Lawyers will continue to be marginalised in the English legal system as people representing themselves, or “self-lawyering”, becomes more prevalent.
A report by the Legal Services Consumer Panel details how the current legal system could adapt between now and 2020.
The report’s primary prediction was that the number of people who do not use lawyers due to a lack of funds is only set to increase. It goes on to claim that, as more people find themselves unable to afford legal representation, “calls will grow for radical solutions”. One possibility suggested is that disputes could be resolved online, which would effectively eliminate lawyers from the equation entirely.
As ominous as this sounds, there are already signs that lawyers are being slowly pushed out of the legal system. The coalition government has already hacked away legal aid for pretty much all family law cases. What is stop further cuts being made across other areas of the law?
The legal aid cuts are a miserable failure. The government wanted to save money but all they have achieved is an epidemic of litigants in person clogging up the courts.
This “self-lawyering”, as the Panel likes to call it, has already proved to be a false economy. The reason for that is simple: people who represent themselves are not lawyers. They have no formal training and often have no real knowledge of the applicable law. It’s painfully obvious and yet the number of people who are trying to go it alone is dramatically rising.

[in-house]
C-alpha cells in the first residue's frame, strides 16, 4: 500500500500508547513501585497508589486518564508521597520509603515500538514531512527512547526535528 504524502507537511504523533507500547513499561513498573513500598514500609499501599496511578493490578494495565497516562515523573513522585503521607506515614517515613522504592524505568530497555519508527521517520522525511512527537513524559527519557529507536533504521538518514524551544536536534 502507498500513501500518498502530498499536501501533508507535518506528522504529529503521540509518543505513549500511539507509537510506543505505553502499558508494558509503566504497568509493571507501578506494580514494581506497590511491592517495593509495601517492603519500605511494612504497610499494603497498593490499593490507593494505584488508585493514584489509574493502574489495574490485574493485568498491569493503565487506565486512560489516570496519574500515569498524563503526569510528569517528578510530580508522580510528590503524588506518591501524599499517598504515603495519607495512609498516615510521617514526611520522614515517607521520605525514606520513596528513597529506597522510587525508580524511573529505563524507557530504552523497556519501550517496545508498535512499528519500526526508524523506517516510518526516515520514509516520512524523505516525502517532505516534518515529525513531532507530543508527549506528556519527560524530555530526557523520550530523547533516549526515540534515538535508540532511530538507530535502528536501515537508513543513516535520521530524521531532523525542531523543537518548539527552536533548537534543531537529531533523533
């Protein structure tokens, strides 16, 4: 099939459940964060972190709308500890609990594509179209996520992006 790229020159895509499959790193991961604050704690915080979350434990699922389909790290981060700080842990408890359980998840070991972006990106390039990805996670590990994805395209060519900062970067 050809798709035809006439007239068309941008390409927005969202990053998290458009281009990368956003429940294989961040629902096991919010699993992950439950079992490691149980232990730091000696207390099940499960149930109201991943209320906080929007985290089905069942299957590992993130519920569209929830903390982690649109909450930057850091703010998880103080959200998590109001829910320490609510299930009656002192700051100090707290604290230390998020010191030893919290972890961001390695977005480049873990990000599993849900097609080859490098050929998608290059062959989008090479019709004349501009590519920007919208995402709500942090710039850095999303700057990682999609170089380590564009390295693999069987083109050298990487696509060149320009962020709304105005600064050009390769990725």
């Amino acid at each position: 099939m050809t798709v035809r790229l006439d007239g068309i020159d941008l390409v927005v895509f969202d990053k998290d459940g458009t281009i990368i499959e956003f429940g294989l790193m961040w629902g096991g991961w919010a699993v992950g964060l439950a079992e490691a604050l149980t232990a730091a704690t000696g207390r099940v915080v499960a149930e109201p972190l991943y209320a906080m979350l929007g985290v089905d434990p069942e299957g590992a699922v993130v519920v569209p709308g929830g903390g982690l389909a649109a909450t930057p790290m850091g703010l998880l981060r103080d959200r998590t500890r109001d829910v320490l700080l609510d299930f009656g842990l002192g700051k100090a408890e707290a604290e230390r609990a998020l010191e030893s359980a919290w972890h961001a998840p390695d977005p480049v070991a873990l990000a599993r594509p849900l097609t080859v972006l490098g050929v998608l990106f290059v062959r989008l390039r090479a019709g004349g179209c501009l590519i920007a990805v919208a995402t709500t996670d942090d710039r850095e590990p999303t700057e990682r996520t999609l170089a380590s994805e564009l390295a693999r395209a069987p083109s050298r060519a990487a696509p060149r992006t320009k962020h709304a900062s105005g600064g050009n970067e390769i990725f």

The legal system works because of lawyers. We have studied the law for years, and continue to so throughout our professional lives. Lawyers understand how the system is supposed to work and, as a result, are the most qualified to navigate it. If any further steps are taken which will marginalise lawyers from that system, what’s next? The abolition of the courts? Throwing out the law altogether?
The Panel advises the Legal Services Board, an independent body of regulators for lawyers in England and Wales.